The phone boasts 16 GB of internal memory (there are plans for a version with 32 GB) and initially users can access around 14 GB. The memory card is accessible separately. You can view all folders (both from the memory card and internal memory). The file manager helps to copy files to and from the card. Memory cards are not hot swappable. MicroSD cards of up to 32 GB work just fine.
Out of 1 GB of RAM 800 MB are available after the start, which is enough for all apps. It is one of the best models on the market in terms of RAM available to users.
This is Samsung's first dual core phone and it uses the Orion processor which has been recently renamed into Exynos 4210. As compared to the prototypes the CPU has been changed – it is still dual core but the maximum clock is now 1.2GHz.
So, how does it perform as compared to NVIDIA Tegra2 which I have tested in Motorola ATRIX 4G and LG Optimus 2x? both phones have been my primary phones for a few weeks and I can assess the performance only from the point of view of a user since there are no benchmarks that could fully assess the performance of this architecture. The Samsung platform is no slower than Motorola or LG phones and they all feel pretty much the same. My impressions of the performance are very positive – it is definitely one of the fastest phones on the market. In many cases Samsung feels faster giving you an impression that it has been better optimized.
Here you can see the results of Quadrant test – the default Galaxy S II firmware demonstrates about 3000 points leaving the competition far behind. I must say that these results are arbitrary and do not really reflect the actual performance of the phone which depends not only on the processor and the memory but also on how well the running applications are optimized and how stable they are.
In Smartbench2011 (optimized for dual-core processors) Galaxy also shows impressive results. As of the time of the test this phone is the only handset which got the maximum score possible as you can see on the screenshot. Right below it you see the results of an overclocked LG Optimus 2x but this comparison is not really valid since you can overclock the Exynos processor to a much higher frequency (1.8GHz). And since we do not yet have commercial samples of HTC Sensation the comparison with Galaxy is not fair and Sensation loses in every benchmark. In our review of Sensation we will be comparing its processor and performance with Galaxy S II.
This model features a new 8MPix Samsung module which is one of the best on the market. Let's now compare it to Sony Ericsson Arc camera.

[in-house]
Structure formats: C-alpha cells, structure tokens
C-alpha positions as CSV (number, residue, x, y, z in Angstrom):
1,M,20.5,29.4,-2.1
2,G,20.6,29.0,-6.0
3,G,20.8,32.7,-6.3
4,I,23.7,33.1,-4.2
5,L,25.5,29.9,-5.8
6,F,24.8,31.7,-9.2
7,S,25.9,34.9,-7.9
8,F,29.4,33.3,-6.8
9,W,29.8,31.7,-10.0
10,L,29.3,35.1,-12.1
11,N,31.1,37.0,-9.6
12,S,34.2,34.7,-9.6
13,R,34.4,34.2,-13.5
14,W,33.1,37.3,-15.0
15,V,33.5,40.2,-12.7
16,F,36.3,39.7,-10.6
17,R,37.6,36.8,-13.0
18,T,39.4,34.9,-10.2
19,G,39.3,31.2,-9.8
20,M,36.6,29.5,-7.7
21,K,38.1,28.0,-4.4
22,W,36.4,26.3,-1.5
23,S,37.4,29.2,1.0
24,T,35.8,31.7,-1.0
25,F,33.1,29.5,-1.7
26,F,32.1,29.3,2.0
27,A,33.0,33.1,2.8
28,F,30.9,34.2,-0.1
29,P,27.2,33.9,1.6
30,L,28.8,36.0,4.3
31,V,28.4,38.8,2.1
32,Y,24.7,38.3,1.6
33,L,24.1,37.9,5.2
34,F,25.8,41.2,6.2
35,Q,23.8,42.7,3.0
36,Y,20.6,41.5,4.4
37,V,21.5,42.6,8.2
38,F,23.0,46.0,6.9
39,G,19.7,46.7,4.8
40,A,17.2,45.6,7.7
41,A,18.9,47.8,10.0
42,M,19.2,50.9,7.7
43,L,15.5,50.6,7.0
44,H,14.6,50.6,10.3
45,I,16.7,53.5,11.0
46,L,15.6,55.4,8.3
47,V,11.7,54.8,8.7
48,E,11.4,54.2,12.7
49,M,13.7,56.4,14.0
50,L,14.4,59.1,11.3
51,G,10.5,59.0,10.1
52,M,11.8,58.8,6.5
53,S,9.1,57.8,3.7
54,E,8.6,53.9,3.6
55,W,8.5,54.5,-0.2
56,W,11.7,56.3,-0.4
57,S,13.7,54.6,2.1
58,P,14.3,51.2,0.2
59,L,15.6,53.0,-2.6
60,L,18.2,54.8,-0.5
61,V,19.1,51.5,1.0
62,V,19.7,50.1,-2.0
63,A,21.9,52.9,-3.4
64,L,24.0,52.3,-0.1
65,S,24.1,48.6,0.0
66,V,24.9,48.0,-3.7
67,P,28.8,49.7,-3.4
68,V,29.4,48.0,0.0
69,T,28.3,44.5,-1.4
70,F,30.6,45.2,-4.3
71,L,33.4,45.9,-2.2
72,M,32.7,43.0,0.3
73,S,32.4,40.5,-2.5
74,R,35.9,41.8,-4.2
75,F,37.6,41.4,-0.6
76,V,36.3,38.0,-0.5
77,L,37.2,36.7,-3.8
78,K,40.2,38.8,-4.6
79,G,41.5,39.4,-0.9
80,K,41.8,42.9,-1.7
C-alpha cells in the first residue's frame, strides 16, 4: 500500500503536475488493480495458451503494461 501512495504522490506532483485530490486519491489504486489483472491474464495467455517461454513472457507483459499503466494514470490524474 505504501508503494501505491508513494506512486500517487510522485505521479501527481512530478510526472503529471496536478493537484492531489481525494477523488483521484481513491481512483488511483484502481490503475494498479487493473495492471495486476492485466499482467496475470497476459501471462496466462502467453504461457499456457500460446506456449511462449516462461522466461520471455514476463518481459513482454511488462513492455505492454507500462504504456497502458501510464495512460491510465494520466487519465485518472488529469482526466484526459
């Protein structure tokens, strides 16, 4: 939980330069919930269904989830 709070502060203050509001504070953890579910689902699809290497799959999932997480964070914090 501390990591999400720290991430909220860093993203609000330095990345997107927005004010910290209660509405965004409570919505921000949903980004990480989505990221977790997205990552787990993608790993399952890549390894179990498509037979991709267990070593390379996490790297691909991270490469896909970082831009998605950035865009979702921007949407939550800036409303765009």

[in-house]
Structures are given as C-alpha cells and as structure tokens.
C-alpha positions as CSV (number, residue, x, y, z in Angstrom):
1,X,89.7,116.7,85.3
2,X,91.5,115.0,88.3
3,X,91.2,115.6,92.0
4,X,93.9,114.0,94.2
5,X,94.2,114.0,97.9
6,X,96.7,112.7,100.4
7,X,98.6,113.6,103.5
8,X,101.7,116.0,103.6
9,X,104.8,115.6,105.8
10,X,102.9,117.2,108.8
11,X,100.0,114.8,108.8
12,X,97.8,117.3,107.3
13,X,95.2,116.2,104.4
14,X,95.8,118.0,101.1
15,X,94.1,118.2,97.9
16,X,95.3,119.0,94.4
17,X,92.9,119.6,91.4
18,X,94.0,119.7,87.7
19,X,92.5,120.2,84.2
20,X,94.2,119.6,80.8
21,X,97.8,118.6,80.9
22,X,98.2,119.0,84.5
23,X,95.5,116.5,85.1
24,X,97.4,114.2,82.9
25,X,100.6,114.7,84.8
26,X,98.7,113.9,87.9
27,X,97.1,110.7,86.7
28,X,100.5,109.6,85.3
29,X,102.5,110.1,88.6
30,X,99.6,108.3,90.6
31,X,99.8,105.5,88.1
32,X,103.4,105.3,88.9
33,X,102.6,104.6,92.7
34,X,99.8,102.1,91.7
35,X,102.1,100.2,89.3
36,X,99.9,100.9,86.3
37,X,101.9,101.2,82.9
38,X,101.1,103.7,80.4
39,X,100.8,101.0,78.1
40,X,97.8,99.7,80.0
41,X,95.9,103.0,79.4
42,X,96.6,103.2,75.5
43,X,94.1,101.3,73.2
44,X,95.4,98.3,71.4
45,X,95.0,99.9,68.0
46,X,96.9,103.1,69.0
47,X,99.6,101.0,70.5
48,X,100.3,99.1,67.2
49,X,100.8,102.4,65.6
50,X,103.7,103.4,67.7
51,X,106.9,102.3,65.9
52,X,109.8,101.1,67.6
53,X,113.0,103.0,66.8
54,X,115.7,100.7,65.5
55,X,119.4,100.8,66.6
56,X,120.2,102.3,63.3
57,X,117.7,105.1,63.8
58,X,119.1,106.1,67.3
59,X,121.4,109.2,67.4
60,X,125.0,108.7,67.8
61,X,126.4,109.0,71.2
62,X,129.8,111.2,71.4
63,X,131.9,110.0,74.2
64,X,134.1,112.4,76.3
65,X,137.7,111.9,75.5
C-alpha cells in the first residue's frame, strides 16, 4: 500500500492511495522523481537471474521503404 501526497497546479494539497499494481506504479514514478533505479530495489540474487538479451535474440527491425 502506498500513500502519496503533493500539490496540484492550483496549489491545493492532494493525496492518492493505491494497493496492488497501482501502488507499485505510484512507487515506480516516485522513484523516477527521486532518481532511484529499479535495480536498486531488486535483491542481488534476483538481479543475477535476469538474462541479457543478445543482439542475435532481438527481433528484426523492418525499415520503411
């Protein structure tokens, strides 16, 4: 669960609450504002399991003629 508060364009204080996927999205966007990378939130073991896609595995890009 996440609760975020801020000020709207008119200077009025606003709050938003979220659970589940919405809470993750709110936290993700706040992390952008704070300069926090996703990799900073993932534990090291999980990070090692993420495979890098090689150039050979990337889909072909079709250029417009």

Sony Ericsson Arc uses an EXMOR matrix created by Sony. In the innumerous marketing and advertising campaigns Sony is trying to show how this product is so much superior to all the others and how brilliant it works in insufficient light environment and that this is a near perfect camera. Unfortunately, Sony is not exactly a leader in cell phone cameras moreover their products are much poorer than Samsung solutions which you can easily see on the sample shots.
Look at the flowers – no flash. The shots look similar (Galaxy S II pictures to the left).
Same object with flash on – notice how sharp the Galaxy picture and compare it to the much blurry Arc image. I have made several pictures but Arc's result is all the same.
Now pencils by the window: the object is insufficiently lit from the side – I think in this one the both cameras performed similar – no winners.
Now the bookcase – the conditions are much tougher here – there is very little light. Arc overexposed the picture and the image has a lot of noise while Galaxy made a decent picture.
The laughing Buddha in my office looks great on Galaxy while Arc for some reason raised ISO level to 400 (Galaxy used 250) and the picture looks dark and less sharp.
A similar example – the quality of Galaxy is much higher – the matric is much more sensitive.
With flash Arc performs even worse – it seems like Arc is using random settings. See for yourself – I made a series of shots but the results were always poor.
Same story on the street – the pictures are similar but Arc is still slightly poorer.
Here you can see a rare case when Arc actually outperformed Samsung – but only for a tiny bit.
A picture of billboards demonstrates once again how poor the quality of Arc is.